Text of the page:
When Billy Baldwin famously helped Diana Vreeland turn her 1950s Park Avenue apartment into what she cheekily called a “garden in hell,” he borrowed many of the furnishings and ideas from the home that George Stacey had designed for Vreeland 20 years earlier. Stacey’s list of clients included every society name from Babe Paley to Grace Kelly, yet while Baldwin would go on to be immortalized as the “dean” of 20th- century American decorating, Stacey, who possessed neither Baldwin’s outgoing personality nor his legacy-preserving biographies, faded into obscurity. The release of Maureen Footer’s George Stacey and the Creation of American Chic (Rizzoli), the first book devoted to Stacey and his undisputed influence, should help remedy that.
Stacey’s decorating career took off in the 1930s, when for a while “almost every issue of Vogue featured some gorgeous socialite whose living room he’d designed,” Footer writes. He’d spent the previous decade dealing antiques in Paris and returned to New York to find an upper class that was better-traveled and more open-minded than when he’d left; the newer generation, Footer suggests, was tired of living in period sets. “They wanted something forward-looking and independent.” Born and raised in Connecticut, Stacey had the perfect balance of deference and daring to satisfy such clients as the ’30s It girl Frances Cheney, who let him fill the house she’d commissioned on her family’s Long Island, New York, estate with Venetian mirrors, contemporary rugs, 18th-century andirons, and lavish Steuben-crystal beds.
Stacey built a reputation for studied eclecticism and tasteful rule-breaking, boldly stationing two dime-store picnic chairs in the middle of Vreeland’s living room, for instance. But he built his business on the strength of his relationships with some of the era’s most high-profile women, such as Lil Isles, Brenda Frazier, and Vincent Astor’s wife, Minnie Cushing, who passed his name on to her sisters, Betsey Roosevelt Whitney and Babe Paley. He forged such a “profound connection” with Paley, Footer says, that he would take her on antiquing trips whenever she hit a rough patch in her marriage. Stacey’s circle “so glittered…with glamour girls and power brokers” that even Baldwin viewed him as New York’s “reigning king of design.”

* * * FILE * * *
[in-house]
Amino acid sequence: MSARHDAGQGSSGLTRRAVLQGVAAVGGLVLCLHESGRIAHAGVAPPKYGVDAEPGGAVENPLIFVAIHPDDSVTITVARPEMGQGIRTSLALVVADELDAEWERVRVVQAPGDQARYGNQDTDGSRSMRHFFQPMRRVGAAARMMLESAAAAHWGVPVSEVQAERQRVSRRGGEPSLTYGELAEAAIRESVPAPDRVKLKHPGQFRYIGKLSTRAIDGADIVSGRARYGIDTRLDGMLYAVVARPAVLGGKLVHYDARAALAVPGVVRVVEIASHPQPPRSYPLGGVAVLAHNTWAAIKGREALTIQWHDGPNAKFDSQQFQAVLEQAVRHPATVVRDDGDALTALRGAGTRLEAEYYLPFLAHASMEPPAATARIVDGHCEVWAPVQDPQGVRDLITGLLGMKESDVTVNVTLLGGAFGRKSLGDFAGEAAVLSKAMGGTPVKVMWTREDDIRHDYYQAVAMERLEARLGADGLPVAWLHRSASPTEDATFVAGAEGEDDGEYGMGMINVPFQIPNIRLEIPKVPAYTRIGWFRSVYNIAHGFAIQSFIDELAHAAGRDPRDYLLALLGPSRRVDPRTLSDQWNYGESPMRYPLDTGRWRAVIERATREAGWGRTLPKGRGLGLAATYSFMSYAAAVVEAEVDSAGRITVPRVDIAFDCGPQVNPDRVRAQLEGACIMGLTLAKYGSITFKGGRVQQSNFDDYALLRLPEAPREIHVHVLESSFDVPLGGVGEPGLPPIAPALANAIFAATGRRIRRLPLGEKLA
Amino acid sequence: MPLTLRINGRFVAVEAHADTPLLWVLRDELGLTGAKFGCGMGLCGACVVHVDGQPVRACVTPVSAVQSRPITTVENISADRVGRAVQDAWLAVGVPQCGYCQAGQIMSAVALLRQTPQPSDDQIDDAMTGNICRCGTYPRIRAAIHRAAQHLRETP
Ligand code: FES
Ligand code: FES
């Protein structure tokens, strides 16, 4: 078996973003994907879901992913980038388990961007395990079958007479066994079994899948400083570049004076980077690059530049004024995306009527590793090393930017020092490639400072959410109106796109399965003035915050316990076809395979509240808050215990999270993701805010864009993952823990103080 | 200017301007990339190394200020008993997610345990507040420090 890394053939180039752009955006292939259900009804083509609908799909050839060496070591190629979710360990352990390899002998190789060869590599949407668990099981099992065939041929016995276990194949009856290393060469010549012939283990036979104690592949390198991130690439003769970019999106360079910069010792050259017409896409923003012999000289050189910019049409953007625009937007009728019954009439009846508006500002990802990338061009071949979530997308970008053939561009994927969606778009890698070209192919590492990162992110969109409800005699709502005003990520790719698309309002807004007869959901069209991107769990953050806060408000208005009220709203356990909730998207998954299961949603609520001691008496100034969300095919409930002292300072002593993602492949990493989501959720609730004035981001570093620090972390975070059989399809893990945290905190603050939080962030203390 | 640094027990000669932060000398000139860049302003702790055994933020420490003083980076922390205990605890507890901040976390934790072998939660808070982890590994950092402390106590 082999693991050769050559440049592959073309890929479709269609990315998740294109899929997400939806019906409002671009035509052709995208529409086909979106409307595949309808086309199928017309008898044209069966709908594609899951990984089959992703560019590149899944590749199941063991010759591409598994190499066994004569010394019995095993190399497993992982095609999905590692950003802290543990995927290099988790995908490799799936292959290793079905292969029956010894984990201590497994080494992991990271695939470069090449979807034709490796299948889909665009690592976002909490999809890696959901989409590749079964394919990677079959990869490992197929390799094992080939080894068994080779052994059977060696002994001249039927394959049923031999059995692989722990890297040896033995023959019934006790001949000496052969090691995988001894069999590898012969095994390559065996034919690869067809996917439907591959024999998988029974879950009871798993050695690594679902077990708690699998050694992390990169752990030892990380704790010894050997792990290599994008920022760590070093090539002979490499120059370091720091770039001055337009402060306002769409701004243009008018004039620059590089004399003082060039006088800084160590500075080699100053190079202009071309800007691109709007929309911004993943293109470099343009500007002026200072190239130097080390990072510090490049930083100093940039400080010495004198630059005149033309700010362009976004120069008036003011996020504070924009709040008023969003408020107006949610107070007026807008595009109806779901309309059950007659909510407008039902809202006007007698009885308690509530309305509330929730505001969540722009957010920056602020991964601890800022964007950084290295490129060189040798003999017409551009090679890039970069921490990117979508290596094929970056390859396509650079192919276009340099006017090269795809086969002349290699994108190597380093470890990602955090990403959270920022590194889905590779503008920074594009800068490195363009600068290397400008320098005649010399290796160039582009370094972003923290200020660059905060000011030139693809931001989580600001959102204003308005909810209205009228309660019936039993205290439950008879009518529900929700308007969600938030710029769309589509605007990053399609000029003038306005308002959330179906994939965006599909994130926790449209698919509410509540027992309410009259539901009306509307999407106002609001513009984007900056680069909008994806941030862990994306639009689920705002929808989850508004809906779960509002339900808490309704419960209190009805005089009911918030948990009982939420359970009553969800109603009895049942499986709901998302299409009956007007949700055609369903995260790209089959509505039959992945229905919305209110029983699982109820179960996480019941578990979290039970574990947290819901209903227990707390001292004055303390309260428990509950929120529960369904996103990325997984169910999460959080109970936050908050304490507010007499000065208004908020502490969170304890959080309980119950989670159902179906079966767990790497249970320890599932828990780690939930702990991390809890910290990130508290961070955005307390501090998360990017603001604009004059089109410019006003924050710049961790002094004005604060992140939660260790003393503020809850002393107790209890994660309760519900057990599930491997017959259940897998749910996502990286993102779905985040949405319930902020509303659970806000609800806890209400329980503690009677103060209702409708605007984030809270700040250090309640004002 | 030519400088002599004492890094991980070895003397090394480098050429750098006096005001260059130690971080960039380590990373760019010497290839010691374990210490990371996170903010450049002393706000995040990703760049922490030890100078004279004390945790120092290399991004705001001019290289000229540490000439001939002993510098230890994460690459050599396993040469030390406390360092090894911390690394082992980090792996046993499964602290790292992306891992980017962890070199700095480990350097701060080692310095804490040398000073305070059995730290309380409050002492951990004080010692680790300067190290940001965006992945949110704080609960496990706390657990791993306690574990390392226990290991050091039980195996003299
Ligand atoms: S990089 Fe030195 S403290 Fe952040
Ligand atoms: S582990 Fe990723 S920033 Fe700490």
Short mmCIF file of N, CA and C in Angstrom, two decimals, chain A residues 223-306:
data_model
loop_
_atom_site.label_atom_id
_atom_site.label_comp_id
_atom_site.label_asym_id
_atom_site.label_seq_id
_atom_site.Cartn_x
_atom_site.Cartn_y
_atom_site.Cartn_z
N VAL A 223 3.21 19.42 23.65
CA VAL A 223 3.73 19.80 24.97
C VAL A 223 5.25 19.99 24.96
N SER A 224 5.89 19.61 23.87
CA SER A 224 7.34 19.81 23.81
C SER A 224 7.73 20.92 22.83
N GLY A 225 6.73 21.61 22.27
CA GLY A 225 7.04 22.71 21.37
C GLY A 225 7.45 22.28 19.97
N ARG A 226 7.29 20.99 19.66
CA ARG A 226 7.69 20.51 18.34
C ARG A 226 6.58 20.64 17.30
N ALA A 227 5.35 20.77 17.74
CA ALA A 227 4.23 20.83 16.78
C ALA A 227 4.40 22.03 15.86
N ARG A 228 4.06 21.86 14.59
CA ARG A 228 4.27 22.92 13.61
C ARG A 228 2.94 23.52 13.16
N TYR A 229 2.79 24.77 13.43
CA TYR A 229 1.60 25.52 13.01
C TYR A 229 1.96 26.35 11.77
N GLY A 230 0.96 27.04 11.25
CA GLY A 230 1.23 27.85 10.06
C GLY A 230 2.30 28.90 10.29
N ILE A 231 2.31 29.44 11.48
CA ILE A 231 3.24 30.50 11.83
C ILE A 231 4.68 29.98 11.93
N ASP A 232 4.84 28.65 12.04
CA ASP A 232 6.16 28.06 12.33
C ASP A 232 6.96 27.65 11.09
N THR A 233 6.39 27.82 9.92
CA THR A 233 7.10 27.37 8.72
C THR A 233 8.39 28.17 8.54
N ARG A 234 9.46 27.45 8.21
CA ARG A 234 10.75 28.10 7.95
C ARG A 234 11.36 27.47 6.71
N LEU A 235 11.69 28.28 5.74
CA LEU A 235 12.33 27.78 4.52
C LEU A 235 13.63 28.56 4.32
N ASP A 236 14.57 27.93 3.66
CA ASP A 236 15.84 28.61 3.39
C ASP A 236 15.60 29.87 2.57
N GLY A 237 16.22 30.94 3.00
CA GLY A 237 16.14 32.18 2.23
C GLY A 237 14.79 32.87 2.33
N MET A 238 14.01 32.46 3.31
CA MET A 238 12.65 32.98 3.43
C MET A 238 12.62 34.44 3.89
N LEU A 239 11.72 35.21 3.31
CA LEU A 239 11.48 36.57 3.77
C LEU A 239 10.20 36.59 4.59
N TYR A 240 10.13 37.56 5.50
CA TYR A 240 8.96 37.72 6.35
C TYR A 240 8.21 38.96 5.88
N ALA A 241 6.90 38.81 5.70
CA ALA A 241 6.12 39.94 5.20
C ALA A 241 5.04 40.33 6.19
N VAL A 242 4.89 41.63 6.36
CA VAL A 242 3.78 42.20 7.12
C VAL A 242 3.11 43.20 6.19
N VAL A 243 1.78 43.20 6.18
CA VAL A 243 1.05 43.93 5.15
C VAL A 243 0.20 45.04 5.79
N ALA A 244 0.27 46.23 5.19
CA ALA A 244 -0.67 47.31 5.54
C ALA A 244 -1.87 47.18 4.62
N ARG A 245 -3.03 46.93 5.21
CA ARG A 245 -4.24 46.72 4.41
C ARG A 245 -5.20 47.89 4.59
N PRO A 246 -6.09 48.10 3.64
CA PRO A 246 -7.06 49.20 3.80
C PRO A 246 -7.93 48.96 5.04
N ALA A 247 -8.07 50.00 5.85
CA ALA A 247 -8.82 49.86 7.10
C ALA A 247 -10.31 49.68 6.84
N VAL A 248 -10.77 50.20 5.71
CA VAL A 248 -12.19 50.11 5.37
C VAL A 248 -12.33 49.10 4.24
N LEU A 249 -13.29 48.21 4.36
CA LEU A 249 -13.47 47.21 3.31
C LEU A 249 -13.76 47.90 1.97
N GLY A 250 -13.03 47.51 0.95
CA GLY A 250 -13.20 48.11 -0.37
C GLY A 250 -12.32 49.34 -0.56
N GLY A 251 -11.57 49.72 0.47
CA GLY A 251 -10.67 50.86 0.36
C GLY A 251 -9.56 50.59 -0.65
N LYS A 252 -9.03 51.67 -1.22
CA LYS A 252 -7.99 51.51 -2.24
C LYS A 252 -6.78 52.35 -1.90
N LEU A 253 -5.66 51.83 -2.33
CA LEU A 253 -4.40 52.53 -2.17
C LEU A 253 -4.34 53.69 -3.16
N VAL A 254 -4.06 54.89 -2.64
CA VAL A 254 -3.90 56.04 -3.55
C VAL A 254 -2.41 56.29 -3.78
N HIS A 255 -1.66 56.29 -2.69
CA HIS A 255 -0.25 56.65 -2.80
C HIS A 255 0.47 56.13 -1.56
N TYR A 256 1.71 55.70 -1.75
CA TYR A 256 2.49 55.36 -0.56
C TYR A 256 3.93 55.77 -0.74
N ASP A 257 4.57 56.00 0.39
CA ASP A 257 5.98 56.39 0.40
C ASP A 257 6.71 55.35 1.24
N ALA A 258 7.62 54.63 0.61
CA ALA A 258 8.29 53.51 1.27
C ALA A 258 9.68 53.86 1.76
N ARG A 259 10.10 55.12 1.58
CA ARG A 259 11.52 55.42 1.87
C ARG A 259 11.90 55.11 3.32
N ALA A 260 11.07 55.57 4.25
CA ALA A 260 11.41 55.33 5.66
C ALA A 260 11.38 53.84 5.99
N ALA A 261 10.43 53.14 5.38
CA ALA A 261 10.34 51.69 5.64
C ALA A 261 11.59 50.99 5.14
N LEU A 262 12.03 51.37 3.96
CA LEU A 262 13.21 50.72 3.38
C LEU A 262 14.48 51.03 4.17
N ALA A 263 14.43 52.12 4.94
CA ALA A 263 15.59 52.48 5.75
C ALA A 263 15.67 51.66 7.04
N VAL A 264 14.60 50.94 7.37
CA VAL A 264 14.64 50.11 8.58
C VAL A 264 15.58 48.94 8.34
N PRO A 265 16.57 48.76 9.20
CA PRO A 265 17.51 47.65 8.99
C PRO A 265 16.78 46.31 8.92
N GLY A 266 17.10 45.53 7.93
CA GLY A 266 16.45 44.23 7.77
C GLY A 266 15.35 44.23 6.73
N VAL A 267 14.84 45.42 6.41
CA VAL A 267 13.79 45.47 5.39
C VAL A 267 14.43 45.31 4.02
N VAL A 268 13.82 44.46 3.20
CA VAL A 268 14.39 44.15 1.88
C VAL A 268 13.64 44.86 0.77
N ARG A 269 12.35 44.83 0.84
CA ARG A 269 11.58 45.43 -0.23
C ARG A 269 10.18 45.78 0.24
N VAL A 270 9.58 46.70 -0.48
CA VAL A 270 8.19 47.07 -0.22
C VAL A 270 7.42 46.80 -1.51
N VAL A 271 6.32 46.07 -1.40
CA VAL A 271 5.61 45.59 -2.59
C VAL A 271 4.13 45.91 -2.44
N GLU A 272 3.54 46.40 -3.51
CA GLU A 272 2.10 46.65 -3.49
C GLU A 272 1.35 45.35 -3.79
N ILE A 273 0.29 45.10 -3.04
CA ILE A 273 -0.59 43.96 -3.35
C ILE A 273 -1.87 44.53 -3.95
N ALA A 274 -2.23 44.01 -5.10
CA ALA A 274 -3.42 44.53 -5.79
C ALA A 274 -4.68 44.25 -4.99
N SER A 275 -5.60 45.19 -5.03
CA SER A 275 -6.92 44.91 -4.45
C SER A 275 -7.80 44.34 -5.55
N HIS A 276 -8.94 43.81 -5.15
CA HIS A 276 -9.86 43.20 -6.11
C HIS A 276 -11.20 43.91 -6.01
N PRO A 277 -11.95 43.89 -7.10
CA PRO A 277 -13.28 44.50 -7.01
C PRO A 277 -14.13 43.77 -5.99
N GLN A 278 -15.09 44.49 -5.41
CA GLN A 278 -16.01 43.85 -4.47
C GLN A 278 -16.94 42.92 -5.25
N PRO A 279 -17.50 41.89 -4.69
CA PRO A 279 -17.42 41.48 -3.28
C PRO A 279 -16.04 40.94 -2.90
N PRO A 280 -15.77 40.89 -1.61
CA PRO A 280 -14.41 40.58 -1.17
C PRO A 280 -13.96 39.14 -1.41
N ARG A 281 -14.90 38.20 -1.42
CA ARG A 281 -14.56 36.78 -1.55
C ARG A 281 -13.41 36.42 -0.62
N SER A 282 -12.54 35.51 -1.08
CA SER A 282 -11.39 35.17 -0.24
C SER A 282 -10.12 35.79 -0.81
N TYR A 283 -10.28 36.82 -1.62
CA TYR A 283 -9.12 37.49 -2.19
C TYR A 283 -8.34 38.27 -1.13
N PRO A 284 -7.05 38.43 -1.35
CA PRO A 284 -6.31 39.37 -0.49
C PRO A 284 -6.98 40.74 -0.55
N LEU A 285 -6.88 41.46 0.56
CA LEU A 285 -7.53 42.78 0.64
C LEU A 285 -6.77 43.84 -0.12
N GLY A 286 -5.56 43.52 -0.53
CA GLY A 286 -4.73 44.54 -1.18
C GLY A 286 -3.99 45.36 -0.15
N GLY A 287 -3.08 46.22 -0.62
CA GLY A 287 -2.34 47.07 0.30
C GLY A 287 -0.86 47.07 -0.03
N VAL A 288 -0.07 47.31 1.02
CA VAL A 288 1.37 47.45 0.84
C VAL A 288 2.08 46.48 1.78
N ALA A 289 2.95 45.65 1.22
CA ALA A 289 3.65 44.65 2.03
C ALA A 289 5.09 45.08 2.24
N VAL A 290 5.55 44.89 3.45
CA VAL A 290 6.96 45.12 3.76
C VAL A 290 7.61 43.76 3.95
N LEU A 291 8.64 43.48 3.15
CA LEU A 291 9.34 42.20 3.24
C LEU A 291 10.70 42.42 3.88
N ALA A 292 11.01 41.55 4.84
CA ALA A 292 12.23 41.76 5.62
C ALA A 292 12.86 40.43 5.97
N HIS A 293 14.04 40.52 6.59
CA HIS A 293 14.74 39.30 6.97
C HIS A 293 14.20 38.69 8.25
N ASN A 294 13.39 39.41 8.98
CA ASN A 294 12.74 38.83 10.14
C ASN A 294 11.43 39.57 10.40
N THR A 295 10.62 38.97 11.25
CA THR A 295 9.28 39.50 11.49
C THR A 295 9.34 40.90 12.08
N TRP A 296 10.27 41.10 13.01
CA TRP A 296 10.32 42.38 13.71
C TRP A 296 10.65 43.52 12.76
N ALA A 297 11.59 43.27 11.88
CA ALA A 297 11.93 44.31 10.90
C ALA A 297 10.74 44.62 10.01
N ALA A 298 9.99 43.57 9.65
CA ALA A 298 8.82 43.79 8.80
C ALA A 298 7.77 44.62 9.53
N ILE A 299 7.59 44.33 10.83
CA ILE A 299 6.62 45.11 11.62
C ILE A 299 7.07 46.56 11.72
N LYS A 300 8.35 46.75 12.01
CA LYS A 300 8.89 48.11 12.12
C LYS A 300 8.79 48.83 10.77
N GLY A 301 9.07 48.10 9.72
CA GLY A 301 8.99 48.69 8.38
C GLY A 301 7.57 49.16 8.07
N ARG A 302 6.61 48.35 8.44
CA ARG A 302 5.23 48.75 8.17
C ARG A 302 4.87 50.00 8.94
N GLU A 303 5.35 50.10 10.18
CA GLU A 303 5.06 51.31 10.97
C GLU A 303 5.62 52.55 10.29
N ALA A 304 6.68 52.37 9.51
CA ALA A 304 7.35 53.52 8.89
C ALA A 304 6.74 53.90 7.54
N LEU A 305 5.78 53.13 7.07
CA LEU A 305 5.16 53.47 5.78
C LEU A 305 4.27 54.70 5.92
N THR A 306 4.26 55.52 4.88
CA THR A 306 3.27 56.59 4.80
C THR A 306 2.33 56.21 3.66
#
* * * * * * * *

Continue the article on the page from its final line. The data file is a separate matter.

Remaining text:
By the time Stacey retired, in the ’70s, Princess Grace of Monaco and Ava Gardner had also become clients, though his irreverent streak had grown substantially tamer. This allowed him to land jobs like the conservatory of the Palais Princier de Monaco and Gardner’s Madrid apartment, which he designed, writes Footer, “with grandeur and restraint worthy of the Hapsburgs” at a time when “younger decorators flirted with Lucite, paisley, conversation pits, and hanging basket chairs.” Still, Stacey proved an inspiration to interior designers like Albert Hadley, Sister Parish, and Michael Taylor. “Stacey took this hidebound, self-conscious approach to design into a breezy chic that was very independent,” says Footer, who believes his work to be more relevant now than ever. “We’re in a moment where everyone wants personal design that’s unlike anyone else’s. Stacey is the one who made that possible.”
Photos: By George
George Stacey’s design for the Château de Neuville. Courtesy of B. Boucher/The George Stacey Estate.
Ava Gardner in her dining room. Photograph courtesy of Ava Gardner Trust, Smithfield, North Carolina.
Babe Paley and Stacey antiquing in Paris, circa 1950. Photograph courtesy of The Estate of George Stacey.
Interior of the Palais Princier in Monaco, circa 1970. Photograph courtesy of The Estate of George Stacey.